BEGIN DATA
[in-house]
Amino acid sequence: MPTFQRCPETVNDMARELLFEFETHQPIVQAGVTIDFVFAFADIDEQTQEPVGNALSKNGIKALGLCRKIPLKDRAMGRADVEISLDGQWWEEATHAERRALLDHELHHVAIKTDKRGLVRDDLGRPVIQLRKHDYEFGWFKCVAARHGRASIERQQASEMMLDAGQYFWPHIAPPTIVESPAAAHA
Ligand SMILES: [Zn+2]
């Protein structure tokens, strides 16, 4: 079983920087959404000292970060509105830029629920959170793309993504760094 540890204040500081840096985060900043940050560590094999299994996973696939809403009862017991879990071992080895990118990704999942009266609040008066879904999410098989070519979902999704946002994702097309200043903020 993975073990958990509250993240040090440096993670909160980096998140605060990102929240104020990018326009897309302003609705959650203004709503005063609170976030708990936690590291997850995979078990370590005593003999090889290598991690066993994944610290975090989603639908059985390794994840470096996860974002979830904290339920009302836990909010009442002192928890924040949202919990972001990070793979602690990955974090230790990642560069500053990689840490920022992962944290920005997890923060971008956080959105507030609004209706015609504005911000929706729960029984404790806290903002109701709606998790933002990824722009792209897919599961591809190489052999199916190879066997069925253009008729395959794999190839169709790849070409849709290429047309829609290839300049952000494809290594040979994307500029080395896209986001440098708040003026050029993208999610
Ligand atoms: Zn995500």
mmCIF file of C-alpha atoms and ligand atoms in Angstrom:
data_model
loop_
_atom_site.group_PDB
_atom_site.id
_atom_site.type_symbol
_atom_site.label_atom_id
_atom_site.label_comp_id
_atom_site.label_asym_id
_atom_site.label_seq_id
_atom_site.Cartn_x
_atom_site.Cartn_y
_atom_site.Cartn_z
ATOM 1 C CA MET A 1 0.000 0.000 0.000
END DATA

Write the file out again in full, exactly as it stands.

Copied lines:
[in-house]
Amino acid sequence: MPTFQRCPETVNDMARELLFEFETHQPIVQAGVTIDFVFAFADIDEQTQEPVGNALSKNGIKALGLCRKIPLKDRAMGRADVEISLDGQWWEEATHAERRALLDHELHHVAIKTDKRGLVRDDLGRPVIQLRKHDYEFGWFKCVAARHGRASIERQQASEMMLDAGQYFWPHIAPPTIVESPAAAHA
Ligand SMILES: [Zn+2]
């Protein structure tokens, strides 16, 4: 079983920087959404000292970060509105830029629920959170793309993504760094 540890204040500081840096985060900043940050560590094999299994996973696939809403009862017991879990071992080895990118990704999942009266609040008066879904999410098989070519979902999704946002994702097309200043903020 993975073990958990509250993240040090440096993670909160980096998140605060990102929240104020990018326009897309302003609705959650203004709503005063609170976030708990936690590291997850995979078990370590005593003999090889290598991690066993994944610290975090989603639908059985390794994840470096996860974002979830904290339920009302836990909010009442002192928890924040949202919990972001990070793979602690990955974090230790990642560069500053990689840490920022992962944290920005997890923060971008956080959105507030609004209706015609504005911000929706729960029984404790806290903002109701709606998790933002990824722009792209897919599961591809190489052999199916190879066997069925253009008729395959794999190839169709790849070409849709290429047309829609290839300049952000494809290594040979994307500029080395896209986001440098708040003026050029993208999610
Ligand atoms: Zn995500």
mmCIF file of C-alpha atoms and ligand atoms in Angstrom:
data_model
loop_
_atom_site.group_PDB
_atom_site.id
_atom_site.type_symbol
_atom_site.label_atom_id
_atom_site.label_comp_id
_atom_site.label_asym_id
_atom_site.label_seq_id
_atom_site.Cartn_x
_atom_site.Cartn_y
_atom_site.Cartn_z
ATOM 1 C CA MET A 1 0.000 0.000 0.000